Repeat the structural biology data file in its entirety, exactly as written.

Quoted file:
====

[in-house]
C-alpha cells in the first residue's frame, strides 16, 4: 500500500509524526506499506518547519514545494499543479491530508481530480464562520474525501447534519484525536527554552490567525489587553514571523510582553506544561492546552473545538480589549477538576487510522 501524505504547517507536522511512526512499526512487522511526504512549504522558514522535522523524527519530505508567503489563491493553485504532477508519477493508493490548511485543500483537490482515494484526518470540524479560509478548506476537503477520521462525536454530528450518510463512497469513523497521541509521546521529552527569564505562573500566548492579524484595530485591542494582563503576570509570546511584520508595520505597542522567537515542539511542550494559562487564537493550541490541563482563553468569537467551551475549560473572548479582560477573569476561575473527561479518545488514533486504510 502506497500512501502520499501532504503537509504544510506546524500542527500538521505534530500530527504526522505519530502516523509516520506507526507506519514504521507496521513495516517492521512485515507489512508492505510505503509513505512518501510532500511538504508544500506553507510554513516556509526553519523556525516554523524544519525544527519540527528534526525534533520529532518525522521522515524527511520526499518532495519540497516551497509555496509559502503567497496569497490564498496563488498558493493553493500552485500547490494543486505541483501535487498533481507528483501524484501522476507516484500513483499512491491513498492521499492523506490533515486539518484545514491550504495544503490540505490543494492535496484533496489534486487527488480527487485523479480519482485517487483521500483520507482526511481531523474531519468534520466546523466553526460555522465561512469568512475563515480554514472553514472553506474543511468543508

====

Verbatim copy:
[in-house]
C-alpha cells in the first residue's frame, strides 16, 4: 500500500509524526506499506518547519514545494499543479491530508481530480464562520474525501447534519484525536527554552490567525489587553514571523510582553506544561492546552473545538480589549477538576487510522 501524505504547517507536522511512526512499526512487522511526504512549504522558514522535522523524527519530505508567503489563491493553485504532477508519477493508493490548511485543500483537490482515494484526518470540524479560509478548506476537503477520521462525536454530528450518510463512497469513523497521541509521546521529552527569564505562573500566548492579524484595530485591542494582563503576570509570546511584520508595520505597542522567537515542539511542550494559562487564537493550541490541563482563553468569537467551551475549560473572548479582560477573569476561575473527561479518545488514533486504510 502506497500512501502520499501532504503537509504544510506546524500542527500538521505534530500530527504526522505519530502516523509516520506507526507506519514504521507496521513495516517492521512485515507489512508492505510505503509513505512518501510532500511538504508544500506553507510554513516556509526553519523556525516554523524544519525544527519540527528534526525534533520529532518525522521522515524527511520526499518532495519540497516551497509555496509559502503567497496569497490564498496563488498558493493553493500552485500547490494543486505541483501535487498533481507528483501524484501522476507516484500513483499512491491513498492521499492523506490533515486539518484545514491550504495544503490540505490543494492535496484533496489534486487527488480527487485523479480519482485517487483521500483520507482526511481531523474531519468534520466546523466553526460555522465561512469568512475563515480554514472553514472553506474543511468543508